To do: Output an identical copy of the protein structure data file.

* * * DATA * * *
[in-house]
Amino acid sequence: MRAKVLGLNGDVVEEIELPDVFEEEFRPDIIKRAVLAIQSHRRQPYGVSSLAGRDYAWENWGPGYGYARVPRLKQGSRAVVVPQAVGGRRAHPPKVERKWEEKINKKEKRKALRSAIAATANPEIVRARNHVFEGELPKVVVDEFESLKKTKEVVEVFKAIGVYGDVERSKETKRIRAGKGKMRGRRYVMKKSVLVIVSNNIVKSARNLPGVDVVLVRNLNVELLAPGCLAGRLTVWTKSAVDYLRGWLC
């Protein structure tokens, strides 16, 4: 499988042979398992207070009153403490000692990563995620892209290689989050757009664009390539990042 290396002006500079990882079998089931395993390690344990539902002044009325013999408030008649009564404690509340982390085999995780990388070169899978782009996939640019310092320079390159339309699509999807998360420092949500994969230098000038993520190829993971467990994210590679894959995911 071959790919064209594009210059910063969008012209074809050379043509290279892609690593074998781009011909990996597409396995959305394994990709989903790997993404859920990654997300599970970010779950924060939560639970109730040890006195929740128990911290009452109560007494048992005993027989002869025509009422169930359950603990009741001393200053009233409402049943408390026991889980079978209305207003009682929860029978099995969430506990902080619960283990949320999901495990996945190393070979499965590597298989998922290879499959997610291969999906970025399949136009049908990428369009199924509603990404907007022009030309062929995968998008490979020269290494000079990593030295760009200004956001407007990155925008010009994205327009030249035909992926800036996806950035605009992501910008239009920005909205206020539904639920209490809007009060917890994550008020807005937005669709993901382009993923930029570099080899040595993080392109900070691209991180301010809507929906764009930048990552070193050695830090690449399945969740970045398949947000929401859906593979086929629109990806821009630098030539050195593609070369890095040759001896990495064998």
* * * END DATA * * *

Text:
[in-house]
Amino acid sequence: MRAKVLGLNGDVVEEIELPDVFEEEFRPDIIKRAVLAIQSHRRQPYGVSSLAGRDYAWENWGPGYGYARVPRLKQGSRAVVVPQAVGGRRAHPPKVERKWEEKINKKEKRKALRSAIAATANPEIVRARNHVFEGELPKVVVDEFESLKKTKEVVEVFKAIGVYGDVERSKETKRIRAGKGKMRGRRYVMKKSVLVIVSNNIVKSARNLPGVDVVLVRNLNVELLAPGCLAGRLTVWTKSAVDYLRGWLC
């Protein structure tokens, strides 16, 4: 499988042979398992207070009153403490000692990563995620892209290689989050757009664009390539990042 290396002006500079990882079998089931395993390690344990539902002044009325013999408030008649009564404690509340982390085999995780990388070169899978782009996939640019310092320079390159339309699509999807998360420092949500994969230098000038993520190829993971467990994210590679894959995911 071959790919064209594009210059910063969008012209074809050379043509290279892609690593074998781009011909990996597409396995959305394994990709989903790997993404859920990654997300599970970010779950924060939560639970109730040890006195929740128990911290009452109560007494048992005993027989002869025509009422169930359950603990009741001393200053009233409402049943408390026991889980079978209305207003009682929860029978099995969430506990902080619960283990949320999901495990996945190393070979499965590597298989998922290879499959997610291969999906970025399949136009049908990428369009199924509603990404907007022009030309062929995968998008490979020269290494000079990593030295760009200004956001407007990155925008010009994205327009030249035909992926800036996806950035605009992501910008239009920005909205206020539904639920209490809007009060917890994550008020807005937005669709993901382009993923930029570099080899040595993080392109900070691209991180301010809507929906764009930048990552070193050695830090690449399945969740970045398949947000929401859906593979086929629109990806821009630098030539050195593609070369890095040759001896990495064998």